Monday, May 18, 2009

Breeding Rabbits: How to Breed Successfully

Breeding Rabbits

It is advised that if you want to breed Mini Lop rabbits successfully, you should leave it to professional breeders. There are a number of reasons for this. Rabbits are born into large litters, so plenty of room is required to look after them unless you have a market for them already. Also young rabbits grow very quickly and are sexually active after eight weeks, so the process continues relentlessly.

However, if you plan to breed them yourself, then choose a doe older than six months and use a slightly younger unrelated buck. Check the bottom of their cages for evidence of diarrhoea and also check genitals for redness and swelling. Select rabbits that have a good breeding productivity history and strong genes and keep strict breeding records for the purpose of showing the animals in the future. One buck to ten does is sufficient for breeding purposes and the buck can be put to stud seven times a week. Only rabbits of the same breed should be bred together and the breed must be pure, going back four generations. Take the doe to the buck. The breeding pair should not be left together after copulation has taken place as the buck may continue to bother the doe afterwards which could lead to fighting and damage to the doe. For a greater likelihood of pregnancy however and greater numbers of kittens, the doe can be put in with the buck again 1-12 hours after initial copulation.

The doe should be checked for pregnancy 10-14 days after initial breeding. This can be done by feeling underneath the doe for growths the size of small marbles. You should place the nesting box next to the doe 29 days after mating. The gestation period is around 31 days. The baby rabbits or kittens are born totally hairless with their eyes closed and the litter usually numbers between 4-10. The kittens should not be touched within the first week as the doe may kill them. From three months old, rabbits should be kept in individual cages as they mature more quickly.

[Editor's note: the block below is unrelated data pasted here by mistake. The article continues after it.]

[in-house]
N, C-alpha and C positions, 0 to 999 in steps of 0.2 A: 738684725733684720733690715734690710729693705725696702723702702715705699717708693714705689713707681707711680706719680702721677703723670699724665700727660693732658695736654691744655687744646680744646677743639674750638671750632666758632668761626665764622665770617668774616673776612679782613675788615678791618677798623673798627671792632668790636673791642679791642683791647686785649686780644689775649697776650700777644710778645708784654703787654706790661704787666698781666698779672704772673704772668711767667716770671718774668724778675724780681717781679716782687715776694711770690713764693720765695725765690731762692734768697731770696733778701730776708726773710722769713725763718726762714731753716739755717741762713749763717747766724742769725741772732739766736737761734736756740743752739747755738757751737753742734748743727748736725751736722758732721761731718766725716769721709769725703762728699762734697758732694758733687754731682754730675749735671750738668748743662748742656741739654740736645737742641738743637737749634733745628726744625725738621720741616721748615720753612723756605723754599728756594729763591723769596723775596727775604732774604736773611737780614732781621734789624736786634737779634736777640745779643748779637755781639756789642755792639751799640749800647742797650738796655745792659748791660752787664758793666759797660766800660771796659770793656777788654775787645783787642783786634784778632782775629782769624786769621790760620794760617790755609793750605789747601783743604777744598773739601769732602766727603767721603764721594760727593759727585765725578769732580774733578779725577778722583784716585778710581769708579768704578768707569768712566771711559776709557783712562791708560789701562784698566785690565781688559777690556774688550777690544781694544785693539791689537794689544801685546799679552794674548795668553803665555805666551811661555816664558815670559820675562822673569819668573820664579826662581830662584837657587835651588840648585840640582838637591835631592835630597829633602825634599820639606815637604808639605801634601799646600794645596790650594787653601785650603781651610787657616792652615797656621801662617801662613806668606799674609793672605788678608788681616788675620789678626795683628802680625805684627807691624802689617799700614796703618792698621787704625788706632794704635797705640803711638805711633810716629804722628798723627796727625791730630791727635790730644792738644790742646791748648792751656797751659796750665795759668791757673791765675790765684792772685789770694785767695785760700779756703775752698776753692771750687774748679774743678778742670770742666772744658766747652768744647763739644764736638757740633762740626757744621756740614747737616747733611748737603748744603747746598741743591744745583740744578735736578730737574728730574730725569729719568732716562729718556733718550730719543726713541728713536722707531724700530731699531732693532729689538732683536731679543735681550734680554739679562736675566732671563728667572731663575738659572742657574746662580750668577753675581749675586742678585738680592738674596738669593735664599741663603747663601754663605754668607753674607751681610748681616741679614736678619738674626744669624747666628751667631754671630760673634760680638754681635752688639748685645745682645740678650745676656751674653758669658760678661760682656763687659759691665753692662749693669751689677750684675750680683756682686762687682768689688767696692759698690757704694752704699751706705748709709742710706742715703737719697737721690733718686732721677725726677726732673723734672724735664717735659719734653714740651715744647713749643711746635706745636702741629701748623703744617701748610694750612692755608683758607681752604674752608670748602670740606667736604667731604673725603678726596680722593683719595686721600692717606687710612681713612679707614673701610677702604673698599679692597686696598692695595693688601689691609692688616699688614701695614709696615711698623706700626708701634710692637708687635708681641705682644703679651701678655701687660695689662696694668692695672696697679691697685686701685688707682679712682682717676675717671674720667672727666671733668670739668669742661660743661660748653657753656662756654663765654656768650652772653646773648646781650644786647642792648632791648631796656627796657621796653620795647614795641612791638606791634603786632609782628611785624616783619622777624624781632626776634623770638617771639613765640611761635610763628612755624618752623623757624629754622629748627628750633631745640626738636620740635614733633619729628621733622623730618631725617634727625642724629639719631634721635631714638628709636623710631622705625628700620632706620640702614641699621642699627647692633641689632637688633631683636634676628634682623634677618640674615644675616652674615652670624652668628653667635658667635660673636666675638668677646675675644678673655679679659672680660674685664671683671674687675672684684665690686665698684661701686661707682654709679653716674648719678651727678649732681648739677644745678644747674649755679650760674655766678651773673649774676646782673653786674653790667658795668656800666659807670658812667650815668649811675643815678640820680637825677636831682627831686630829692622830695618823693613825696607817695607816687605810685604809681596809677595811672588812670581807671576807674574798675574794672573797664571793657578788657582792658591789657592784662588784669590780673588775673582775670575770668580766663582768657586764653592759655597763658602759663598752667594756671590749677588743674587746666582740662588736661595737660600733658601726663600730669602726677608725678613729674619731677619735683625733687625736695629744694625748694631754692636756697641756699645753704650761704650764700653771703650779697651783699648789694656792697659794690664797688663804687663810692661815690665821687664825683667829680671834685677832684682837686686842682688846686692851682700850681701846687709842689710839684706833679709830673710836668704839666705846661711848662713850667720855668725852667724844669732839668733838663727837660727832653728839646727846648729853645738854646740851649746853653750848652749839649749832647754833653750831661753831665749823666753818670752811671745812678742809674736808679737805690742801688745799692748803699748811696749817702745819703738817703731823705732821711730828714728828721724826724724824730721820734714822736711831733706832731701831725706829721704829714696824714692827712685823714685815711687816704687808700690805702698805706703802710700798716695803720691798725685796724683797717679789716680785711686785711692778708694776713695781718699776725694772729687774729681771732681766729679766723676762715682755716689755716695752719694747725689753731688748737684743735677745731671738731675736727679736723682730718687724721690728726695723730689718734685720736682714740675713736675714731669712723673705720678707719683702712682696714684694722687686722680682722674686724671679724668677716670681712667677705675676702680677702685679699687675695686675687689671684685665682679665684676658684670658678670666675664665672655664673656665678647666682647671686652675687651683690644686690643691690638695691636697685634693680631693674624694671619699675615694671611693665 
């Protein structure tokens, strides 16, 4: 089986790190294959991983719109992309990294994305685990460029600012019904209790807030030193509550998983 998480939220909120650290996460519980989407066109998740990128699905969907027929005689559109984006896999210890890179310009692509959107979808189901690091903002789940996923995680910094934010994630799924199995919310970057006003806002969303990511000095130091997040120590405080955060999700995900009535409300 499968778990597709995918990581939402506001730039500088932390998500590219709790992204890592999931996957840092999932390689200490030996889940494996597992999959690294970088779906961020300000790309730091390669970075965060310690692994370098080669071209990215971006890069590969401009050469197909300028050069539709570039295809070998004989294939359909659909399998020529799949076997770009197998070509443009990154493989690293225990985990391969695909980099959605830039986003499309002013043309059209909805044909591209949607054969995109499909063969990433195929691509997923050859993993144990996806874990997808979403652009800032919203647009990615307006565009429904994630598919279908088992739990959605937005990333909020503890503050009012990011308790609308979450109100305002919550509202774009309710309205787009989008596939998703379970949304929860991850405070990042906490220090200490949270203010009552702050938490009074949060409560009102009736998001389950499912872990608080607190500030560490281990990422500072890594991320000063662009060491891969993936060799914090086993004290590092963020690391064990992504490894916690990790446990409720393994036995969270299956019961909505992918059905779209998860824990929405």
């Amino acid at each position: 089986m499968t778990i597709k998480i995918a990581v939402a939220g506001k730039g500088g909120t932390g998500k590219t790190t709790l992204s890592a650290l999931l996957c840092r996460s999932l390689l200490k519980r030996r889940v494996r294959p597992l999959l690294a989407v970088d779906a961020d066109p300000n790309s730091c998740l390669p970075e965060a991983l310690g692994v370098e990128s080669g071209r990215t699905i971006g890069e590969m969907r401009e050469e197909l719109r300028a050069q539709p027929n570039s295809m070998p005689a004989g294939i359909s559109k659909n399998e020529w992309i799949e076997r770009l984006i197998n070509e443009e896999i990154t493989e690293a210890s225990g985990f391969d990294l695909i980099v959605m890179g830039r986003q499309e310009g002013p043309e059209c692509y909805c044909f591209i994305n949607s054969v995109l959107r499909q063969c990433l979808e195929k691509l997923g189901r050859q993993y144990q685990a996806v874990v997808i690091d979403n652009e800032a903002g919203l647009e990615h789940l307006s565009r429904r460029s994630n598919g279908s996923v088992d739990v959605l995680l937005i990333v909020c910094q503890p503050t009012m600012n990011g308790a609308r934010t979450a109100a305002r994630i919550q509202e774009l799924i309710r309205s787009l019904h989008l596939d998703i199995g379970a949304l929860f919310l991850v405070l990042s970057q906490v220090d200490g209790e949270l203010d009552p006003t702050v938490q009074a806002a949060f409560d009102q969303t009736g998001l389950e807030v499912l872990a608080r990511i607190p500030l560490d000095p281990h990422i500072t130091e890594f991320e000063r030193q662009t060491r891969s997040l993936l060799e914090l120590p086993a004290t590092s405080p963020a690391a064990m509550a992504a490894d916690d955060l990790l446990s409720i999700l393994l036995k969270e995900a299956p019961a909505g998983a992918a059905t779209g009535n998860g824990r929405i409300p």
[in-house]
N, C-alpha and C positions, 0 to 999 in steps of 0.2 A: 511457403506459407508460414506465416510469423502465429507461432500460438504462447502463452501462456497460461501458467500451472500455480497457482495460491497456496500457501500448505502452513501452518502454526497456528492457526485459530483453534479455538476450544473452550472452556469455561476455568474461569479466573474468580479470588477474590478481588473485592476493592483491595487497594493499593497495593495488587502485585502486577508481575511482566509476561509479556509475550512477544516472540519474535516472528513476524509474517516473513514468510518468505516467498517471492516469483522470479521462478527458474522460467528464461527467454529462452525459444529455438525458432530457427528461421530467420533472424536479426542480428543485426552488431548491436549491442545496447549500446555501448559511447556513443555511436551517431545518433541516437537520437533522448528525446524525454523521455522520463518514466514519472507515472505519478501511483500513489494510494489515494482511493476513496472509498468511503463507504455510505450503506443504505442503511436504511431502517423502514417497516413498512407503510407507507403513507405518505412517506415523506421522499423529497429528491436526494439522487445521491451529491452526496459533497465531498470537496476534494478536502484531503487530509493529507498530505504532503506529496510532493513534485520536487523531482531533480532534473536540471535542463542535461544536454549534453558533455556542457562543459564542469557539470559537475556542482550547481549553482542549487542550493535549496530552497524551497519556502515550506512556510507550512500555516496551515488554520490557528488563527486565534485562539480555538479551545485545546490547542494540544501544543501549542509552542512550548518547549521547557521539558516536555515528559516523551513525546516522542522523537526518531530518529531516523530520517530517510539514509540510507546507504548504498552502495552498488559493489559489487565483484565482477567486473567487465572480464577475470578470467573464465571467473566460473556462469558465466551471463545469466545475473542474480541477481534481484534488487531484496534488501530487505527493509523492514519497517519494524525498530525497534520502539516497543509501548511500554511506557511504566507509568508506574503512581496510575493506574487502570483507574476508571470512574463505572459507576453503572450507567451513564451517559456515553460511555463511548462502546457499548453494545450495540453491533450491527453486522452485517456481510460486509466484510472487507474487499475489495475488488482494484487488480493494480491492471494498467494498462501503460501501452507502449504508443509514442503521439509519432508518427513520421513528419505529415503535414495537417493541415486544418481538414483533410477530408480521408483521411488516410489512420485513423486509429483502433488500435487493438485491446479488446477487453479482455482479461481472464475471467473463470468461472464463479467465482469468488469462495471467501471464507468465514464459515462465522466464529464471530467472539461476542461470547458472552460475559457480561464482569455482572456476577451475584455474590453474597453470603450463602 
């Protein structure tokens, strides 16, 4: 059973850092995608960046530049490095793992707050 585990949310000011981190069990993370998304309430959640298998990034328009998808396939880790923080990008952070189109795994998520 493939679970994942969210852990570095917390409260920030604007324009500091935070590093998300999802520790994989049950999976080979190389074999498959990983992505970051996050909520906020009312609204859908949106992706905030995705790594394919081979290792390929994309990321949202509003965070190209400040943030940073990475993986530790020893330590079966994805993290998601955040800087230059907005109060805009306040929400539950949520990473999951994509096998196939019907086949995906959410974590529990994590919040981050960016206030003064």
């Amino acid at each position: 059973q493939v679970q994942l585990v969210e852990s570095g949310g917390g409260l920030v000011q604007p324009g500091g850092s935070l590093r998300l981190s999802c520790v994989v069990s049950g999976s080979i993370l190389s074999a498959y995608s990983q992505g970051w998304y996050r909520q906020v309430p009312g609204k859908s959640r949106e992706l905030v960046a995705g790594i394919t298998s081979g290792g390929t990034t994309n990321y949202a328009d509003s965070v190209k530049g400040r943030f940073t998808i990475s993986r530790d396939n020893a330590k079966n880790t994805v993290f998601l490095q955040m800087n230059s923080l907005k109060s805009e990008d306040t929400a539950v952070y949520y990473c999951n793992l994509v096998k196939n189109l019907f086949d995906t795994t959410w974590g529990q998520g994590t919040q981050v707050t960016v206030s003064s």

The doe can be rebred at 6 weeks and the kittens should be weaned between 5-7 weeks. Small breeds like the Mini Lop produce around 14 kittens a year. The doe's reproductive cycle can continue until she is around 4 years old. Conceptions should be reviewed every quarter to determine which animals are breeding up to par and which are not. Many do not conceive from October to December whilst in moult. Lights in the rabbit run will help with this. Also the buck produces less sperm during particularly hot summer months.

The Mini Lop rabbit's ears are erect when it is born but they will drop over time. There are a variety of different colours in this breed, some examples being: chocolate, blue otter, cinnamon agouti, agouti, black and white butterfly, and fawn and white butterfly.

Strive to maintain a good standard by obtaining the ARBA Standard of Perfection Booklet to know exactly what is expected of the breed.

For all of the latest information and to see pictures of our mini lop rabbits please visit Mini Lop Rabbits.

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